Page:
To further confirm the effects of BHLHE22 in the bone TME, the BM bone marrow samples of C57BL/6J mice LCV-injected with RM-1-Vector or RM-1-Bhlhe22 cells were collected simultaneously and subjected to immune profiling using flow cytometry. The proportions of CD45+ 7AAD− cells and CD3+CD11b− cells in the RM-1-Bhlhe22 and the RM-1-Vector groups were comparable (p=0.803 and p=0.835; online supplemental figure 2A,B). The relative proportions of CD11b+Gr-1+ cells, including monocytes and neutrophils, CD4+ T, CD8+ T, γ/δ T cells, regulatory T (Tregs), M1 and M2 macrophages, and natural killer (NK) cells in CD45+7AAD− cells were evaluated. Consistently, the RM-1-Bhlhe22 group showed notably increased CD11b+Gr-1+ cells infiltration, specifically monocytes, and decreased CD4+ T and CD8+ T cells infiltration compared with those in the RM-1-Vector group (figure 2G–J). However, no significant difference was observed in the percentage of γ/δ T cells, Tregs, M1 and M2 macrophages, and NK cells (online supplemental figure 2C–F). Furthermore, key immune function-related factors were investigated, including arginase-1 (Arg-1), IFN-γ, and programmed cell death 1 (PD-1). The RM-1-Bhlhe22 group exhibited a higher proportion of Arg-1+Gr-1+ cells (figure 2G,H) and PD-1+CD8+ T cells, and lower percentages of IFN-γ+CD8+ T cells (figure 2I,K). In addition, to examine whether these CD11b+Gr-1+ cells are indeed functional immunosuppressive myeloid cells, we performed a standard T-cell co-culture proliferation-suppression assay. Isolated CD11b+Gr-1+ cells were co-cultured with CD8+ T cells in varying proportions: CD11b+Gr-1+ cells strongly suppressed CD3 and CD28 antibody-induced T-cell proliferation and activation after 4 days of co-culture (figure 2L,M). We performed another CD11b+Gr-1+ cells depletion assay in vivo. When the RM-1-Bhlhe22 group was treated with anti-Gr-1 antibodies, the percentage of CD11b+Gr-1+ cells decreased significantly and the percentage of CD4+ T and CD8+ T cells increased significantly (online supplemental figure 2G). The exhaustion of CD4+ T and CD8+ T cells triggered by CD11b+Gr-1+ cells was reversed by the depletion. Collectively, we concluded that CD11b+Gr-1+ cells induced by BHLHE22-high PCa cells drive an immunosuppressive TME by exhausting T cells.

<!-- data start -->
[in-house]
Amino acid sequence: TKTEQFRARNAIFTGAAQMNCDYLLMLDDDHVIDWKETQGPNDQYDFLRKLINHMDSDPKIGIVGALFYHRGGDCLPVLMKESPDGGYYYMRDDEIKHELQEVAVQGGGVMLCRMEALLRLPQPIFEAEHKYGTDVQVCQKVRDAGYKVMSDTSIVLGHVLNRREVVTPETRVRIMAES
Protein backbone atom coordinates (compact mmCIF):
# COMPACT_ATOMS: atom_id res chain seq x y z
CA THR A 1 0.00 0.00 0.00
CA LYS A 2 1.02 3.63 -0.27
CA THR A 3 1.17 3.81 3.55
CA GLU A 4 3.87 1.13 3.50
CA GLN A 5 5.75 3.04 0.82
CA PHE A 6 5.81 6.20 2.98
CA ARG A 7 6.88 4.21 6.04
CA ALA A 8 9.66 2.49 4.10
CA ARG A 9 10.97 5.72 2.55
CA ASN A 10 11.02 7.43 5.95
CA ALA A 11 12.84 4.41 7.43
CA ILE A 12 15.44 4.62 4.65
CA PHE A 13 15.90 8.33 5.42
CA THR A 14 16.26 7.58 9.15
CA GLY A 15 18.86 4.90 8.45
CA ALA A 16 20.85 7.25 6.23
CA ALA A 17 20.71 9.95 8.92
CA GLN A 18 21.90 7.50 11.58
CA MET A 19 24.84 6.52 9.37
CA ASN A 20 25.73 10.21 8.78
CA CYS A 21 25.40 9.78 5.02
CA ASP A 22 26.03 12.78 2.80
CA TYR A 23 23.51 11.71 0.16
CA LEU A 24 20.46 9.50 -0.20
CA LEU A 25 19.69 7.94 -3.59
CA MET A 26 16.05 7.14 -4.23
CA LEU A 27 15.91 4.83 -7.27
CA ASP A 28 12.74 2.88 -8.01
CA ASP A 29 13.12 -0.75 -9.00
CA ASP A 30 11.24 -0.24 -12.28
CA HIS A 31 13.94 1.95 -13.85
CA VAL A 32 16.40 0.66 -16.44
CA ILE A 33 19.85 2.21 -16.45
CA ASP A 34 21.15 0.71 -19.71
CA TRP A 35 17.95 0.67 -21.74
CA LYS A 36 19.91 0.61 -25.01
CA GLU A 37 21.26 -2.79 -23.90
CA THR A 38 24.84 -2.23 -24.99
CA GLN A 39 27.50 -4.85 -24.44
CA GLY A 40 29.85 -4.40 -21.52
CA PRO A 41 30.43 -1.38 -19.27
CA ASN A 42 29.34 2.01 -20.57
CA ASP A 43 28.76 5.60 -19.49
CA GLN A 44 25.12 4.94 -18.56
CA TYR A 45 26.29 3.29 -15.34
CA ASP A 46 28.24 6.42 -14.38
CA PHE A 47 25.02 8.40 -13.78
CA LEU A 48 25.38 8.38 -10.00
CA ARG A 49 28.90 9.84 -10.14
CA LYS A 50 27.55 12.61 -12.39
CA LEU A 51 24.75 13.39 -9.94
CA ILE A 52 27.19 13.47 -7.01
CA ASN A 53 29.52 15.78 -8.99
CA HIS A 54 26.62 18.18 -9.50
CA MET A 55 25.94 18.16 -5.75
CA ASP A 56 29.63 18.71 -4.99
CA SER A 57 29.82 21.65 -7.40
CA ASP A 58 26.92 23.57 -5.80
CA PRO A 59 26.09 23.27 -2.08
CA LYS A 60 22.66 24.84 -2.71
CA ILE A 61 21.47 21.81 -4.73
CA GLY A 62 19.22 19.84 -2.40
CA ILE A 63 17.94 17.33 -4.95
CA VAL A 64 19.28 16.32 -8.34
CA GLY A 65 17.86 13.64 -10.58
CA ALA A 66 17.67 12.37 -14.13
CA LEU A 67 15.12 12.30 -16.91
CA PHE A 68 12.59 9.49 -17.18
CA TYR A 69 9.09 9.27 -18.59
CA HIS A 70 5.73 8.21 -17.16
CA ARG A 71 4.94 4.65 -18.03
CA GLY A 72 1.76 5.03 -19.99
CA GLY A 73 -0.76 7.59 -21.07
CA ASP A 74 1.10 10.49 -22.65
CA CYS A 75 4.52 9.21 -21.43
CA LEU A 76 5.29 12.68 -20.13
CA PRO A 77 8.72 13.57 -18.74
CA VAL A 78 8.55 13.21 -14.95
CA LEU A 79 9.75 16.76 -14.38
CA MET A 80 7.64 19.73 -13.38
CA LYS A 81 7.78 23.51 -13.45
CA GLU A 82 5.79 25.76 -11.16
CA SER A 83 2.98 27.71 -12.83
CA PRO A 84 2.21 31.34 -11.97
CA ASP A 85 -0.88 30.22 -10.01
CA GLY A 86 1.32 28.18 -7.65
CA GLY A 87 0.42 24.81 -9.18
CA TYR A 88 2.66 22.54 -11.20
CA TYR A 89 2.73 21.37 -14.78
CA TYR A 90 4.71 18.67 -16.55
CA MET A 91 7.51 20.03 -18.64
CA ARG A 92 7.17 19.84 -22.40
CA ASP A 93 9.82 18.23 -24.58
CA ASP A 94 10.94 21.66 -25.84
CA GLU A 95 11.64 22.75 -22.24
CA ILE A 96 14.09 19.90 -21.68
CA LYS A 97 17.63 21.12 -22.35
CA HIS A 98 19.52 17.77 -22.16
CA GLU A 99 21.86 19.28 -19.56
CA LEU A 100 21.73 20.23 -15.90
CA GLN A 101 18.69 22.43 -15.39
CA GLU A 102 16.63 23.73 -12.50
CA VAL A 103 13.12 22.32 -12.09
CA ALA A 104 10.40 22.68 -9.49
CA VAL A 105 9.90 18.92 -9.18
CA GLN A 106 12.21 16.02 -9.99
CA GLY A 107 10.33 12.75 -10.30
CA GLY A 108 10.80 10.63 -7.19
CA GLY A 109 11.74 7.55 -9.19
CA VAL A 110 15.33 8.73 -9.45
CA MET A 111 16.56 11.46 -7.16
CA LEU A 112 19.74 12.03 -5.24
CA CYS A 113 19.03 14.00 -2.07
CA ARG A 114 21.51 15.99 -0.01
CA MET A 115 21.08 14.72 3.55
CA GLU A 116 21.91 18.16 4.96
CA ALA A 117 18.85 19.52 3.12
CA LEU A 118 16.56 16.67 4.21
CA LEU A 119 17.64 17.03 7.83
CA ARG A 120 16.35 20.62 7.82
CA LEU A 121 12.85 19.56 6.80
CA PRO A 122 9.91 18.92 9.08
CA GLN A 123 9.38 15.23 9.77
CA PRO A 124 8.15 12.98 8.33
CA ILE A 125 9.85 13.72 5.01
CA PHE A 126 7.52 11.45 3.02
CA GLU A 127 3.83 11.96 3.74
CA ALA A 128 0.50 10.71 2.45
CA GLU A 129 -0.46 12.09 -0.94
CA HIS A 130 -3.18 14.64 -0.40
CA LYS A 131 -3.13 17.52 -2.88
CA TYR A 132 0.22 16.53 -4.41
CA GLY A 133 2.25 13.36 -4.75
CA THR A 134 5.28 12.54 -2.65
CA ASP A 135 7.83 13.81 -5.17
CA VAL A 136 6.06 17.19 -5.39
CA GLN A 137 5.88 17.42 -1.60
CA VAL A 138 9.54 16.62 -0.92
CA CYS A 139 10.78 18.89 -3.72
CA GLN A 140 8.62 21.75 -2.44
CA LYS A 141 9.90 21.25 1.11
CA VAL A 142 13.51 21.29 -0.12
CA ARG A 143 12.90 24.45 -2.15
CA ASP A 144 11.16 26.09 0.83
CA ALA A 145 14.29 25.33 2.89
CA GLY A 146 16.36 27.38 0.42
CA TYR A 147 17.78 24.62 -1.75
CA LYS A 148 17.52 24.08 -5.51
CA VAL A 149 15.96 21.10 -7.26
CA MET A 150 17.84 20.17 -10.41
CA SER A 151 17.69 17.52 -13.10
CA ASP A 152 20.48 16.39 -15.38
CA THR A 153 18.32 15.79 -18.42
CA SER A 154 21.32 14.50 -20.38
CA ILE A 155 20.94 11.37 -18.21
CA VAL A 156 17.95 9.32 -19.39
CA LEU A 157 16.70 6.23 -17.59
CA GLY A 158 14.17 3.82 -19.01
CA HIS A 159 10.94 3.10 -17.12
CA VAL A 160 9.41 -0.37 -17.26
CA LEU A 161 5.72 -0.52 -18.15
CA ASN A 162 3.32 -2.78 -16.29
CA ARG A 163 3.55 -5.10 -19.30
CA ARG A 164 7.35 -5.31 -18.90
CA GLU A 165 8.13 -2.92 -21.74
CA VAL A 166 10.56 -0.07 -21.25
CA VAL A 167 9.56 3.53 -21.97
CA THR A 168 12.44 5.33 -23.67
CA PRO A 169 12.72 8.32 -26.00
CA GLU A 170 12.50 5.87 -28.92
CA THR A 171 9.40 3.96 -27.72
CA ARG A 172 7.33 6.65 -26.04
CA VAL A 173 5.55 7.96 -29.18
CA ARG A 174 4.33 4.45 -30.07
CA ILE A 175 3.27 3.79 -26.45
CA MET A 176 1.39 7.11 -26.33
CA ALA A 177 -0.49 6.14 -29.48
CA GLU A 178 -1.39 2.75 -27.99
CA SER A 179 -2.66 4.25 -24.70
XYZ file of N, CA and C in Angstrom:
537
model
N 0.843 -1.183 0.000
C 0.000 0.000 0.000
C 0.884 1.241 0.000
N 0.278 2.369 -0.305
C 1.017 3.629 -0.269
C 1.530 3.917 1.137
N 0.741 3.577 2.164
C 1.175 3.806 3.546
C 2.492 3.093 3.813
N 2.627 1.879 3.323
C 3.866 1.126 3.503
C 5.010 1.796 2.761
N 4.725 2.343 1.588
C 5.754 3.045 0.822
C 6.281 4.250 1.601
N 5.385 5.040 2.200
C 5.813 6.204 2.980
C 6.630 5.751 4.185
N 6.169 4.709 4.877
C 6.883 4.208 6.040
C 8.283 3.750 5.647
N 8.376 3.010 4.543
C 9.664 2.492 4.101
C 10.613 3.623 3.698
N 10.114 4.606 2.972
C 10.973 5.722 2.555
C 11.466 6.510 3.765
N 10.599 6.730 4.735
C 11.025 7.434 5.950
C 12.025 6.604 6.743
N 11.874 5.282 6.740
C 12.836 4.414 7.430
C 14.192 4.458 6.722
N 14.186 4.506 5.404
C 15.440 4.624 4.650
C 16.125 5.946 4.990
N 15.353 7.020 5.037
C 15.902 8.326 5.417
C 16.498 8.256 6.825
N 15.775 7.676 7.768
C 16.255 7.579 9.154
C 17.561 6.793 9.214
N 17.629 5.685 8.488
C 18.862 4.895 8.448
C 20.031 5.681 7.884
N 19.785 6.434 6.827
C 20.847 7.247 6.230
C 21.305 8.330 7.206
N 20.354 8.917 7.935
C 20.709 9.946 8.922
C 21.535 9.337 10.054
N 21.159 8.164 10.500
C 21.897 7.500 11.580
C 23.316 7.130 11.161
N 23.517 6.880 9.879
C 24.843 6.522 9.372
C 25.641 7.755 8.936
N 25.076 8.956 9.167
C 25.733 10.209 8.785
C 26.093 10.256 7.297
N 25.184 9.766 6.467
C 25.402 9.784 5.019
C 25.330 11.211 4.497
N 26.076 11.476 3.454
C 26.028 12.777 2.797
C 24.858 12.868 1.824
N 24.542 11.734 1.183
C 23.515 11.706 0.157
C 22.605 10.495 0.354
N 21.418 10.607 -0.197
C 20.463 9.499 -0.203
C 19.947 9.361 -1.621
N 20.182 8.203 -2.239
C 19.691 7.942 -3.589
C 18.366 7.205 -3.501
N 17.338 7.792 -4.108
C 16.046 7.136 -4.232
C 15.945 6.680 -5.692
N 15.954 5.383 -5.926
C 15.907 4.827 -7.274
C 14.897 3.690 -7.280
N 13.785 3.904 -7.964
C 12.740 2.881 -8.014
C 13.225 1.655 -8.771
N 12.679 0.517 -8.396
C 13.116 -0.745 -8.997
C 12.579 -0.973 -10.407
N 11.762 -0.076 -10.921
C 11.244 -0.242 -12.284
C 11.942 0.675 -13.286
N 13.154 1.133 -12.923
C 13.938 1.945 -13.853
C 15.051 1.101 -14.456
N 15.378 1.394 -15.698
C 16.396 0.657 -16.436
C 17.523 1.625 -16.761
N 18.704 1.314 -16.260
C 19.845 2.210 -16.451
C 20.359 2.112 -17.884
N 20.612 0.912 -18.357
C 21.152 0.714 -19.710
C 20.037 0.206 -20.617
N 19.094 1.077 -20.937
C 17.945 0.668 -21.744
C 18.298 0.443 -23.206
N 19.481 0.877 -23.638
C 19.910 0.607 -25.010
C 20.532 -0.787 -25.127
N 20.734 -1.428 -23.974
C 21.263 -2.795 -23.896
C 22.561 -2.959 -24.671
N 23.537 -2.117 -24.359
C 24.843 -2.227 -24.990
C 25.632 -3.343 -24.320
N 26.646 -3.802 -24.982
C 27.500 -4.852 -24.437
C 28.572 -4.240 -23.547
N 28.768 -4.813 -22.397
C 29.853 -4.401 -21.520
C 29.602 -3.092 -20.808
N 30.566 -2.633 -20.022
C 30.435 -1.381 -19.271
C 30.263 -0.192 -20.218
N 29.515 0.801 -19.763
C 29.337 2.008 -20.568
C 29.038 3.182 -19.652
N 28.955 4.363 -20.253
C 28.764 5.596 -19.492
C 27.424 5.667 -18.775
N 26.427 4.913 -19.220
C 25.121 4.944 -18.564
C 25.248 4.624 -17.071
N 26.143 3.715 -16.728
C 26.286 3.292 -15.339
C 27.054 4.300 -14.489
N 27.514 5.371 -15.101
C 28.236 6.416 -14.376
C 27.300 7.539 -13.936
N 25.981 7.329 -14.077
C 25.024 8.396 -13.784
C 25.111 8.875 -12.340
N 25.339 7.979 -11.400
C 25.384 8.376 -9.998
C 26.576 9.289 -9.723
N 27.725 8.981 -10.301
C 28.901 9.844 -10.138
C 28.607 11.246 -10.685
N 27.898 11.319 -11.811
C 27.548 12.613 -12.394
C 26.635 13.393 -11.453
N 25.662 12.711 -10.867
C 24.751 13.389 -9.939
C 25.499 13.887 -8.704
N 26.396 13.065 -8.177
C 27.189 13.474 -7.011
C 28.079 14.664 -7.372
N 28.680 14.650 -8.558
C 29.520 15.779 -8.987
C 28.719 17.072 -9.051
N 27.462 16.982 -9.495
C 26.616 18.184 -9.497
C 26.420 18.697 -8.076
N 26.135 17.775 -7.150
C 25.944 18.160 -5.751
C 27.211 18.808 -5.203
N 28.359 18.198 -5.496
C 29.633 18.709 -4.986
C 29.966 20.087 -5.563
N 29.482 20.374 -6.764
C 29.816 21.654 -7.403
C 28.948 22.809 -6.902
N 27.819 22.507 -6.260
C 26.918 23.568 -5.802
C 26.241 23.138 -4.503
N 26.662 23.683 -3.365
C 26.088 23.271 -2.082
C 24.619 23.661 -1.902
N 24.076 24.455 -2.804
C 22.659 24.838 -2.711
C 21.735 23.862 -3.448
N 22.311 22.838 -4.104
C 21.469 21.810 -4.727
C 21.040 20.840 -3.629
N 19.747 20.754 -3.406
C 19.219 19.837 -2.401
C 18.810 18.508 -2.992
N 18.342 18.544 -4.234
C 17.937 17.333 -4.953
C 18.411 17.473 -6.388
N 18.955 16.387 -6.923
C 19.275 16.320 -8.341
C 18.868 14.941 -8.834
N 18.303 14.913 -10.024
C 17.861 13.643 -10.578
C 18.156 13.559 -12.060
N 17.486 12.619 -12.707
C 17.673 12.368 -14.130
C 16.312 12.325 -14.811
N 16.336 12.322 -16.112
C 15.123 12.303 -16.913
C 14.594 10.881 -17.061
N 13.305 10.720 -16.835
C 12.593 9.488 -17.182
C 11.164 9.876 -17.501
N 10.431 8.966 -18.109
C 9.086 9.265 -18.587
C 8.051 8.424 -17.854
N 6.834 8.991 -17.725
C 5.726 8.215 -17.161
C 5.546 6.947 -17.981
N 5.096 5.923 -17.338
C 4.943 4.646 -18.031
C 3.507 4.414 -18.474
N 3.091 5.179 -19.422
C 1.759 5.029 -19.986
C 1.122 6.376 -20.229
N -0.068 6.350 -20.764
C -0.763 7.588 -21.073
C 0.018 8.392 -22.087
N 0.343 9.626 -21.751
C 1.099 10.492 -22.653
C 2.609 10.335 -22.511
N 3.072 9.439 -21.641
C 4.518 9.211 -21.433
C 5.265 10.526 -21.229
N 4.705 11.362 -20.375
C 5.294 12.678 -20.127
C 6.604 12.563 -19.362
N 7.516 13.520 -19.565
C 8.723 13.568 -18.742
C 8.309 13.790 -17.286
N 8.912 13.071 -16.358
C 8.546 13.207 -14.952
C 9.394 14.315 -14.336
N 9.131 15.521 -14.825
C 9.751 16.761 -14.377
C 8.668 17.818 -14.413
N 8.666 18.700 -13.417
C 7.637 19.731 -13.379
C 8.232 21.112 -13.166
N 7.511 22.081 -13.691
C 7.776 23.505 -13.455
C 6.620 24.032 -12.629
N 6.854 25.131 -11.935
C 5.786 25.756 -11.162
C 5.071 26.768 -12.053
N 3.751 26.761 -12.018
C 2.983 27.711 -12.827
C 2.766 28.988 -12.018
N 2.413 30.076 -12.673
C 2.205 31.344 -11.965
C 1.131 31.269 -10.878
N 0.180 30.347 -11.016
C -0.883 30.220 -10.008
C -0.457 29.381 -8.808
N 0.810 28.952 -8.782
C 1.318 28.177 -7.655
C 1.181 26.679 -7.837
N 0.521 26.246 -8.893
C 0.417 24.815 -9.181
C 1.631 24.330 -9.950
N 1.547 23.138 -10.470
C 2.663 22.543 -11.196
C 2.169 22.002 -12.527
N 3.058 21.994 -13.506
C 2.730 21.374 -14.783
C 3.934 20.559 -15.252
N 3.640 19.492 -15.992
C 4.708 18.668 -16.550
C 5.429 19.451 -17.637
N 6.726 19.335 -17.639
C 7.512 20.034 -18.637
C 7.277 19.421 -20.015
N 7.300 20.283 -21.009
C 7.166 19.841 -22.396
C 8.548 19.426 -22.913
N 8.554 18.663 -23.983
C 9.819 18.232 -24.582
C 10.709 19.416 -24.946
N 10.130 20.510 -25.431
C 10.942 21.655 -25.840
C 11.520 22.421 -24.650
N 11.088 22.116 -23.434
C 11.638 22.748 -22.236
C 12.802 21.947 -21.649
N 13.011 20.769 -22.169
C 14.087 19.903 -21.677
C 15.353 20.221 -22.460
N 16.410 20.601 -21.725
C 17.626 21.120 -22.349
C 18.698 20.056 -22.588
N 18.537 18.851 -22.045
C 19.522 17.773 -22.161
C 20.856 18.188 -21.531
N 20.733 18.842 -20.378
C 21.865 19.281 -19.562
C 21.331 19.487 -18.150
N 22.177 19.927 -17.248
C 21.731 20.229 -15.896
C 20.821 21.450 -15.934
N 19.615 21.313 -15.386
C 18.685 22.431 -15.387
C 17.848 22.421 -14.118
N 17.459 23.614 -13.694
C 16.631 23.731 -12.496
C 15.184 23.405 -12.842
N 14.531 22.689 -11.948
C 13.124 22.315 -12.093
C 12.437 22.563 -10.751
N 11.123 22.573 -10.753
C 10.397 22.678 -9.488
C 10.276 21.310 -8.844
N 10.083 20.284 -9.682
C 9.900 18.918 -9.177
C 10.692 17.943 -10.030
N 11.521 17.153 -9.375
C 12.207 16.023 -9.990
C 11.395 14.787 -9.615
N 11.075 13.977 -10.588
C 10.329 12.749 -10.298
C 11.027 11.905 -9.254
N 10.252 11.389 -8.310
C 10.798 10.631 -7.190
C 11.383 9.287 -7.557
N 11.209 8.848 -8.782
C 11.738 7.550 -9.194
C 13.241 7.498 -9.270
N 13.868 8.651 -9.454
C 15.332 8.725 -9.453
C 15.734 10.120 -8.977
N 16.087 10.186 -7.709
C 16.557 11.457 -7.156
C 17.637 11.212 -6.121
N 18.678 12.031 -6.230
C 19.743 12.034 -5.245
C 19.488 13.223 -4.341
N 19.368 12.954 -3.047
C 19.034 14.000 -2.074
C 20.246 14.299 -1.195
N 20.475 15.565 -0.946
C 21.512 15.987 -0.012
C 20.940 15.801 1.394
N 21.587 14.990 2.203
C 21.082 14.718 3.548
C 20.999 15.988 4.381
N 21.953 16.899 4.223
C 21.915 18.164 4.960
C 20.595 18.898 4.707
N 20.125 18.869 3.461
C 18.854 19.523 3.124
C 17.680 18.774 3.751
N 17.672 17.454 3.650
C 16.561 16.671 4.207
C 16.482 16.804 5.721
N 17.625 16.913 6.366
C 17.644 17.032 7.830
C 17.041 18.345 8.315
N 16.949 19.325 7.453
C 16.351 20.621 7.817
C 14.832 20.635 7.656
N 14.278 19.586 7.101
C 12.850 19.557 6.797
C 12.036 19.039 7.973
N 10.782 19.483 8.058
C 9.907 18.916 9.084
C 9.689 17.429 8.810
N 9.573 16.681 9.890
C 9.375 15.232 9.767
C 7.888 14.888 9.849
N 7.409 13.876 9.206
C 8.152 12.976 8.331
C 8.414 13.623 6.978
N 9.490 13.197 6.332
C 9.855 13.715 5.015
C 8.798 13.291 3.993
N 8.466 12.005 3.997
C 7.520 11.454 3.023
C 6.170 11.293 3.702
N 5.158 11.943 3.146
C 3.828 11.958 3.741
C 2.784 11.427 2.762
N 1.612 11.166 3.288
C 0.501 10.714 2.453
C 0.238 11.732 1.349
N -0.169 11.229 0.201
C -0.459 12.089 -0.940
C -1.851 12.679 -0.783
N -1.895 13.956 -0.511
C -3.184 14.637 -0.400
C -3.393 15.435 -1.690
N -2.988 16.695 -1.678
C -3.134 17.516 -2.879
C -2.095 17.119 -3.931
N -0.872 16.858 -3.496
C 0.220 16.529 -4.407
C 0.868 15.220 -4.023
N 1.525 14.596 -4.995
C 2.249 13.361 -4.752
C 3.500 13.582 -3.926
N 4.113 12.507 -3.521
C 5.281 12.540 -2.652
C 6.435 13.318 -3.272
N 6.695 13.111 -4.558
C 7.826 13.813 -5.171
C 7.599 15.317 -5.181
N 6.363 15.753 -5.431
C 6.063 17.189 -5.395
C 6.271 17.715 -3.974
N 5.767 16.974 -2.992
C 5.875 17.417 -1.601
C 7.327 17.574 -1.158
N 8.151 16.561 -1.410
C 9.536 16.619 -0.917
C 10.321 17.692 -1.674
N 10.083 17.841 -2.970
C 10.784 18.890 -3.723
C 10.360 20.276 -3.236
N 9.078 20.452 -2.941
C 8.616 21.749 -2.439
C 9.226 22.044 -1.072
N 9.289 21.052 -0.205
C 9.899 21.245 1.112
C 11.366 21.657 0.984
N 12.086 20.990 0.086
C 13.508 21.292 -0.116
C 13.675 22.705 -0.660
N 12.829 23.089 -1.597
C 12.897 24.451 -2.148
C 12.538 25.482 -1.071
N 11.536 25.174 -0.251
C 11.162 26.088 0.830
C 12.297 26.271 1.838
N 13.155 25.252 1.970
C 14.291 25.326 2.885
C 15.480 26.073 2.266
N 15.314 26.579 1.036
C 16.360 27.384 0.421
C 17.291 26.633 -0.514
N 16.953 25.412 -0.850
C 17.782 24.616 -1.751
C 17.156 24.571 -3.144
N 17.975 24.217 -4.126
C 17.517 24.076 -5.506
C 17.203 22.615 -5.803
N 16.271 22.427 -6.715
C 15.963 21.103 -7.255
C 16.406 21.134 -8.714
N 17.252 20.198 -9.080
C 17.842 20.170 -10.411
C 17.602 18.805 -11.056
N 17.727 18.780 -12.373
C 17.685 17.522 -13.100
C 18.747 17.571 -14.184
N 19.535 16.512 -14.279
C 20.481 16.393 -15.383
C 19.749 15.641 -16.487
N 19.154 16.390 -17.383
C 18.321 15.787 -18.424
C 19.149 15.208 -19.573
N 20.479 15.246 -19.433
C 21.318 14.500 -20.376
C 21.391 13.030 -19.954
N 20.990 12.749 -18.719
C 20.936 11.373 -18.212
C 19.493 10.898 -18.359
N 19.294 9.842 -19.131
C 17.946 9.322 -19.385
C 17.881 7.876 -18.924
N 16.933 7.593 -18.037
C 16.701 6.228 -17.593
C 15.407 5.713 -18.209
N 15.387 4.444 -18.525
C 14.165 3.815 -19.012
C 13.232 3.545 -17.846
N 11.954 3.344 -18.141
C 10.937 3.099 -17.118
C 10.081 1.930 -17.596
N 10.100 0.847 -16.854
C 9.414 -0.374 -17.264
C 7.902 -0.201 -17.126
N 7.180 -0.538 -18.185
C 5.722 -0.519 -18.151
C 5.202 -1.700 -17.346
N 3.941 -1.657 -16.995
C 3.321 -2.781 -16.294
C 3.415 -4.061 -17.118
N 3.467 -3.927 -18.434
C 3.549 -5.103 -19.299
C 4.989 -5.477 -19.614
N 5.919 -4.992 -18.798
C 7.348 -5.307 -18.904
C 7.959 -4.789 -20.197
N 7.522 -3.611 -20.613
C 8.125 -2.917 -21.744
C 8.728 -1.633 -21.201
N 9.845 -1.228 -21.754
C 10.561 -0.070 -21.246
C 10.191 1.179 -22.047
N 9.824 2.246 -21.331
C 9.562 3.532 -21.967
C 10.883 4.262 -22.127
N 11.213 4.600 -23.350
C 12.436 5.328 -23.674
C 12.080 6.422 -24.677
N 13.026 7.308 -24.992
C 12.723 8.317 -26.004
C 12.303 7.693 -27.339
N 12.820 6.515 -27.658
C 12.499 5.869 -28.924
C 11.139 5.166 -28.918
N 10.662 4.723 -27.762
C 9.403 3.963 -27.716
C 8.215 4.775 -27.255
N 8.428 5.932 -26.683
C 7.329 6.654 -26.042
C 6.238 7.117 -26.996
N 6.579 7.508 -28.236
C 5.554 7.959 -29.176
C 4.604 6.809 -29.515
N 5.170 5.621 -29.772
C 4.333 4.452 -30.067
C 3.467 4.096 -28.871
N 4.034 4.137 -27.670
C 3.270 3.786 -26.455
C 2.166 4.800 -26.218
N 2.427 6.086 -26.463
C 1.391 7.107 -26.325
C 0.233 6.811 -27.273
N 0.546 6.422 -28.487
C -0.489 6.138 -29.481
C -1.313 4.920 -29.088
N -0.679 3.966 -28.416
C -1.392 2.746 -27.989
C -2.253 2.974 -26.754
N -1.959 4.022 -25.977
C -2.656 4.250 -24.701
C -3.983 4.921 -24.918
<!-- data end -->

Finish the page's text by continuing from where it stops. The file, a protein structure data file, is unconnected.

BHLHE22 controls immunosuppressive neutrophils and monocytes recruitment and CSF2 serves as a key mediator
Next, we determined how the differences in immune profiling occurred. The crosstalk between cancer cells and tumor-infiltrating immune cells is often mediated by direct cell–cell interaction and secretory factors, such as cytokines and chemokines.22 Thus, we analyzed our RNA-seq data sets from RM-1-Bhlhe22 and PC-3-BHLHE22 cells compared with vector cells, respectively. We identified 103 co-upregulated genes and 37 co-downregulated genes (fold-change >1.5) (online supplemental figure 3A). Surprisingly, CSF2 was the only secretory factor gene that was co-upregulated in RM-1-Bhlhe22 and PC-3-BHLHE22 cells (figure 3A).
The cytokine array analysis showed that RM-1-Bhlhe22 cells secreted a higher amount of Csf2 than RM-1-Vector cells (figure 3B). Western blotting demonstrated higher Csf2 levels in the RM-1-Bhlhe22 group (including cell lines and BM tissues of C57BL/6J mice) (figure 3C,D). The relationship between Csf2 expression and immune cell infiltration, including immunosuppressive myeloid cells (Gr-1+, S100A9+), CD4+ T and CD8+ T cells, was detected in LCV-injected C57BL/6J mice BM tumor samples. The Bhlhe22 overexpression group had higher Gr-1+ and S100A9+ cells counts, and lower CD4+ T and CD8+ T cells counts per high-power field (HPF; 400×), and higher Csf2 levels compared with those in the vector group (figure 3E–H). Correlation analysis of Csf2+ and Gr-1+ cells showed that Csf2 expression positively correlated with Gr-1+ cells infiltration (r=0.645, p<0.001; figure 3H). Positive staining for the Ki-67 proliferation marker indicated that Bhlhe22-induced tumor-infiltrating CD11b+Gr-1+ cells facilitate BM outgrowth in mice (figure 3I and online supplemental figure 3B). Interestingly, in the TCGA-PRAD tumor data sets, BHLHE22 expression correlated positively with CSF2 expression (r=0.230, p<0.001; online supplemental figure 3C). Therefore, we hypothesized that CSF2 might be a key mediator in the immunosuppressive bone TME induced by BHLHE22+ PCa.